Disabled people face four-month wait for NHS wheelchairs in the East Riding

There are 'gaps in provision'.
There are 'gaps in provision'.

Disabled people in the East Riding of Yorkshire are being forced to wait more than four months for a wheelchair from the NHS, figures reveal.

Charities have warned that substantial gaps in provision across England are leaving many disabled people without the wheelchairs they need, affecting their independence and even leaving them in pain or discomfort.

Clinical Commissioning Groups in England are required to deliver wheelchairs to patients within 18 weeks of a referral, with NHS guidance stressing the “paramount importance” of the timescale from referral to delivery.

But NHS figures show that 17 people waited longer than the 18-week window in the NHS East Riding of Yorkshire CCG area between April and June.

In total, 73 had a wheelchair or other equipment prescribed and delivered to them in that time, meaning the CCG had a success rate of just 77%.

Rob Burley, from charity Muscular Dystrophy UK, said substantial gaps in services across the country were leaving disabled people without the basic equipment they need.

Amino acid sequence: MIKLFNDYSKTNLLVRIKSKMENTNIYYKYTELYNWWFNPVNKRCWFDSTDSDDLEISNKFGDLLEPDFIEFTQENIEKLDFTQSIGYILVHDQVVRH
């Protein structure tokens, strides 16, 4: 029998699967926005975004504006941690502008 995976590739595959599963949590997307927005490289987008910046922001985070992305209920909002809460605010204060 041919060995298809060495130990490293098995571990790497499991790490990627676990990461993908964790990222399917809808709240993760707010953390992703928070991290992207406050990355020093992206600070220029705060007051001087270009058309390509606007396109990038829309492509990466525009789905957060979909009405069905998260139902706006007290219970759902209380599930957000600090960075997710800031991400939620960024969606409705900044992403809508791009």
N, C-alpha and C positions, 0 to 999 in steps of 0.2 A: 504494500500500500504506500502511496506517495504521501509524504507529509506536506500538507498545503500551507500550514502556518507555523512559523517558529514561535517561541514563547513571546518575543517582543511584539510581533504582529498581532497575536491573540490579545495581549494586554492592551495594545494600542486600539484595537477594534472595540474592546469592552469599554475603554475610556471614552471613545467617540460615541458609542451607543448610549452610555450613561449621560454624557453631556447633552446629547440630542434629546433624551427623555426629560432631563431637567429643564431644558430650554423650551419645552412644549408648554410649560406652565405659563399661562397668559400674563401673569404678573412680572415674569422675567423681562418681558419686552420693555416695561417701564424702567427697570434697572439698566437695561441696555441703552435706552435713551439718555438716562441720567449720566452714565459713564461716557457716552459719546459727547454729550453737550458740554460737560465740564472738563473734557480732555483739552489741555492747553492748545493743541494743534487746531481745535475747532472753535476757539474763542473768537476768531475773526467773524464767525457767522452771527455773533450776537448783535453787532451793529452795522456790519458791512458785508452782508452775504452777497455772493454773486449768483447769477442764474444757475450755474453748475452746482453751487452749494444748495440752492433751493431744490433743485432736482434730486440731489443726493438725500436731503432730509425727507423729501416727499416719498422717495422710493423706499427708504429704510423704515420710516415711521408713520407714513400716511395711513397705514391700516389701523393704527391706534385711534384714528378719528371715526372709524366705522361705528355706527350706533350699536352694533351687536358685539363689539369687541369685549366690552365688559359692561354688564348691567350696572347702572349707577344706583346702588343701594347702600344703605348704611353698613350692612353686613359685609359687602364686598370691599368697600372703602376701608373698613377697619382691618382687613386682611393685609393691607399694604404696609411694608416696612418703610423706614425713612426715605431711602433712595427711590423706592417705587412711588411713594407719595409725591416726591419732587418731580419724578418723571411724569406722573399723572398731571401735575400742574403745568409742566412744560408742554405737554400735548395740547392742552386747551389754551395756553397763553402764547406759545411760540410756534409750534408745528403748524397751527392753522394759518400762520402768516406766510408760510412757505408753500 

He said: “Wheelchairs are not a luxury, and having access to suitable equipment is vital.

“Too often, we hear stories from people who cannot leave their homes or are forced to fund expensive wheelchairs themselves.”

Patients with a greater need face longer waits in the East Riding of Yorkshire.

During the same three-month period, 43 adult patients were assessed as having high needs after being referred to wheelchair services, meaning they were fully dependent on a chair for all their mobility needs. But 16% of them had to wait longer than eight weeks to be assessed, compared to 3% for those with a low or medium need.

A spokeswoman for NHS England said: “While around 85% of children and adults are getting a wheelchair within the 18 week target, some people may have complex conditions and may wait longer for specialist equipment.”